The Advanced Patisserie Operations class will hold an “American Bakery Classics” sale from 10 a.m.-noon Wednesday in Le Jeune Patissier at the Market (in the West Third Street hallway of the Carl Building Technologies Center). Join Chef Charles R. Niedermyer, instructor of baking and pastry arts/culinary arts, and students – including managers Haylee N. Swartz, of Newport, and Diana N. Lindner, of North White Plains, New York, both baking and pastry arts majors – for artisan breads, pastries and candies. More information, including a product list and instructions for pre-ordering a specially decorated cake, follows: American Bakery Classics
News: Business & Hospitality
Acquiring an appreciation of basic floral-design principles – and colorfully applying those elements in their course work – students in Karen R. Ruhl’s Art of Floral Design class produced strikingly original and stunningly beautiful projects at the Schneebeli Earth Science Center this past week. Those whose craft is displayed here are culinary arts and systems majors Brianna E. Bucklin, of Whitehall, Alexander R. Campolongo, of State College, and Darren J. Layre, of Hatboro; Chris J. Troxell, of Summit Hill, enrolled in ornamental horticulture: landscape technology emphasis; and Brandy N. White, of Lewisburg, an ornamental horticulture: plant production emphasis student.
Photos by Pamela A. Mix, secretary to the ESC executive director and assistant dean of transportation and natural resources technologies
Continuing a tradition of excellence, a team of Pennsylvania College of Technology business students cracked the Top 10 in an international business-simulation game, while another entered the Top 100 in two categories among competitors from colleges and universities around the world.
The Business Strategy Game is a total enterprise activity, through which each team manages a virtual athletic footwear company competing in a global marketplace. All participating teams are ranked weekly in four categories: overall game-to-date score, earnings per share, return on average equity and stock price.
There were close to 3,900 teams from 240 colleges and universities competing the week of Sept. 29-Oct. 5, when the Penn College teams first cracked the Top 100, and nearly 4,400 teams from 266 colleges participating the following week.
The School of Business & Hospitality’s Catering class made its annual visit Saturday to the Williamsport Growers Market, where they prepared a menu of free samples made from ingredients donated by market vendors. It is a valuable learning opportunity for Penn College students, as they interact with growers and work with fresh, local ingredients while practicing their skills at off-site catering. The class is taught by Chef Michael J. Ditchfield, instructor of hospitality management/culinary arts, and the “customer appreciation” visit to the market is coordinated with the help of Anne Nordell, of Beech Grove Farm and a member of the Williamsport Outdoor Growers Association.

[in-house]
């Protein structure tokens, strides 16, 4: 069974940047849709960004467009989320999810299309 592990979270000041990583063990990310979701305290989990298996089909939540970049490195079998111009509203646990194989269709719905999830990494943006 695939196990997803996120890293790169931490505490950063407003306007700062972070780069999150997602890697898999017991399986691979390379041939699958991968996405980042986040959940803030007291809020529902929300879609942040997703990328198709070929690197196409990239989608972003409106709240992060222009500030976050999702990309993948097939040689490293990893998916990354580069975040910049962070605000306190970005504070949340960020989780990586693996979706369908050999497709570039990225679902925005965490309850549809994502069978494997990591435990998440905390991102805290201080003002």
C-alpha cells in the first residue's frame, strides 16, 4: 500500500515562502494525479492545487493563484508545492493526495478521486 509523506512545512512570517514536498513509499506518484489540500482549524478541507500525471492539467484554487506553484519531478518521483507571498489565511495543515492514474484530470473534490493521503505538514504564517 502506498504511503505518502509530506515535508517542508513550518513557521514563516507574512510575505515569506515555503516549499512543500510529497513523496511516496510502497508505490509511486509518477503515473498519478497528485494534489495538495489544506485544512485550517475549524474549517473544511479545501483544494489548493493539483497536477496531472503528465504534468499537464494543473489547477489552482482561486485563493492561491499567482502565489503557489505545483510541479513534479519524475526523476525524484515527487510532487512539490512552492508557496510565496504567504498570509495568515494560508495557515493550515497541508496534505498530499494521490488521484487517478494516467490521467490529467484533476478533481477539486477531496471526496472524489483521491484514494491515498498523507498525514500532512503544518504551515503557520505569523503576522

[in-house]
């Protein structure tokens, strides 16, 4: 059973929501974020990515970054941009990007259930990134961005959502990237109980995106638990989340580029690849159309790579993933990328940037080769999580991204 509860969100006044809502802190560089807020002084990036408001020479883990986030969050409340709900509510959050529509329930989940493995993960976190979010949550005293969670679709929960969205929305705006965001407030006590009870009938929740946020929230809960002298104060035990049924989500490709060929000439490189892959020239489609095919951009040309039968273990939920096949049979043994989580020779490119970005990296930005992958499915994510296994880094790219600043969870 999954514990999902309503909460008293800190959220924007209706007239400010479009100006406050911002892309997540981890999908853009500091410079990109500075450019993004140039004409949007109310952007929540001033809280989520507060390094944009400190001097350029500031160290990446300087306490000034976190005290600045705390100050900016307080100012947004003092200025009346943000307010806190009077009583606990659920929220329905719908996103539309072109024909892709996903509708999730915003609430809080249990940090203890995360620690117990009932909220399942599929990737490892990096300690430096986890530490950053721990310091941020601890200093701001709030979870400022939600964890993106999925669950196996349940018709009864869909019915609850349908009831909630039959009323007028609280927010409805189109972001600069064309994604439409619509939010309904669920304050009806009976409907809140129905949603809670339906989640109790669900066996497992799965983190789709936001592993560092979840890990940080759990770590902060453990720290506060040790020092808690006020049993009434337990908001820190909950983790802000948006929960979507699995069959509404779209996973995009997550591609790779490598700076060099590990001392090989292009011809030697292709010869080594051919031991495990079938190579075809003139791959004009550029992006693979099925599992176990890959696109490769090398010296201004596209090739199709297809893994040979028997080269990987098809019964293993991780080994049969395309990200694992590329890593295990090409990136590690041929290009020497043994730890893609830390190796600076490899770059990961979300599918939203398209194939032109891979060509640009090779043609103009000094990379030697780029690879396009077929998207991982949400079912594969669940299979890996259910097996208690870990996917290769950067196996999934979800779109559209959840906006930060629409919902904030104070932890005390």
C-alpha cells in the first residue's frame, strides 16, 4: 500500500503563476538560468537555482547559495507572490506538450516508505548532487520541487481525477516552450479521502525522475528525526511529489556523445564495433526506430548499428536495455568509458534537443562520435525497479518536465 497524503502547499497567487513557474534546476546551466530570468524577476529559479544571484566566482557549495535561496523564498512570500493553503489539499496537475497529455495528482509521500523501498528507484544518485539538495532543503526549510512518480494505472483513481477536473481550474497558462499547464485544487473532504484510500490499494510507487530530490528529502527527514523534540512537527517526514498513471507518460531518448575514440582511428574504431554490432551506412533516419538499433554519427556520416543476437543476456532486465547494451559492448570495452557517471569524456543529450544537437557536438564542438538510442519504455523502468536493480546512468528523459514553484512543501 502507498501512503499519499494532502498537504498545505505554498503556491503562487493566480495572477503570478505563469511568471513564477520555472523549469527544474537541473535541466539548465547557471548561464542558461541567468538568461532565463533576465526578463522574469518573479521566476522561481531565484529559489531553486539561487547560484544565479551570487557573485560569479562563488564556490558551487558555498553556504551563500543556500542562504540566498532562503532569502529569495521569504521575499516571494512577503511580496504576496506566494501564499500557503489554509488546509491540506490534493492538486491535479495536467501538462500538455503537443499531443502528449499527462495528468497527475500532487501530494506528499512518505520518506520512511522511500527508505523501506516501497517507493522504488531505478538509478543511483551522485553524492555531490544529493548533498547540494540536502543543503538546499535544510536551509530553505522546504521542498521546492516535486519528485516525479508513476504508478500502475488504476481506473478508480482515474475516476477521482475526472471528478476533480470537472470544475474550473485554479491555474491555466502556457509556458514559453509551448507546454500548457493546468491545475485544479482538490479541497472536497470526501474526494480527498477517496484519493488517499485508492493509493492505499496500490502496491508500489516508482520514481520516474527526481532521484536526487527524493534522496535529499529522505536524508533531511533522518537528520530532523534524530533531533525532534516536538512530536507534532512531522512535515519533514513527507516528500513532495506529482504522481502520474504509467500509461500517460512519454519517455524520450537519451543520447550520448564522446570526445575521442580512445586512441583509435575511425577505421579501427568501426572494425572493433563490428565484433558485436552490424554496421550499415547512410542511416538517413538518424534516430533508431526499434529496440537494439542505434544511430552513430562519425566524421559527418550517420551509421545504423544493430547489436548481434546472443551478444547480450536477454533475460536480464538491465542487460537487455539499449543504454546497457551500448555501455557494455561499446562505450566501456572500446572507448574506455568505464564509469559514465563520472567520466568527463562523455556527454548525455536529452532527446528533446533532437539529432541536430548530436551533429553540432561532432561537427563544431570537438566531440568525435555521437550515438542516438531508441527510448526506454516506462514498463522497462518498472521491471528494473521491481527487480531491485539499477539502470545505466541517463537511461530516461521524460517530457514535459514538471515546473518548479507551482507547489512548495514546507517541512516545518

New this semester, Le Jeune Chef Restaurant offers a 20-percent discount to Penn College students who’d like to enjoy “an education in fine dining.” The relaxing gourmet venue is operated by the School of Business & Hospitality and serves as a living laboratory for students in hospitality management, culinary arts, and baking and pastry arts majors. The restaurant is open to the public for lunch each weekday from 11:30 a.m.-1:30 p.m. and for dinner Wednesday to Saturday from 5:30-8 p.m. Lunch menus offer a choice of soups, salads, sandwiches, entrees and desserts, as well as specials developed by culinary-arts interns. Thursday night dinners are prepared by students in the Classical Cuisines of the World course, with each week featuring classically prepared fare from a different old-world region. Upcoming menus include Champagne, France; Alsace, France; The British Isles; and Northern Italy. On Wednesday and Friday evenings, the Regional American Cuisine class takes over, with menus that explore the cultural specialties of the U.S. Upcoming Regional American Cuisine dinners will feature Chesapeake Bay, the Heartland, Floribbean and New Orleans. Students may use flex dollars or declining-balance meal plans, as well as cash or credit. To view menus, visit the restaurant’s website. To make reservations, call 570-320-CHEF (570-320-2433).
Students in Pennsylvania College of Technology’s hospitality majors will cook and serve free samples to patrons of the Williamsport Growers Market on Saturday, Oct. 25.
The students will demonstrate their dishes – all made with ingredients donated by vendors at the market – and serve samples beginning at 8 a.m.
Students in the college’s Catering class visit the Growers Market every year as part of the market’s customer appreciation event. It provides a valuable learning opportunity, as the students practice planning a menu and ordering and organizing supplies for an off-site event, interacting directly with food producers while working with the freshest, most nutritious ingredients. All vendors at the Williamsport Growers Market must produce at least 80 percent of the products they sell.
Students in the Classical and Special Dessert Presentation course, taught by Todd M. Keeley, instructor of baking and pastry arts/culinary arts, and Callie L. Proctor (’08), part-time instructor of baking and pastry arts, attended and prepared desserts for last week’s Evangelical Community Hospital’s Fourth Annual “Cookin’ Men” event. The benefit is an evening of fun, good spirits and culinary delights prepared by local male celebrities in support of the Lewisburg facility’s Thyra M. Humphreys Center for Breast Health. The event, held at the Susquehanna Valley Country Club in Selinsgrove, attracted nearly 400 guests and raised $23,000 toward the fight against breast cancer.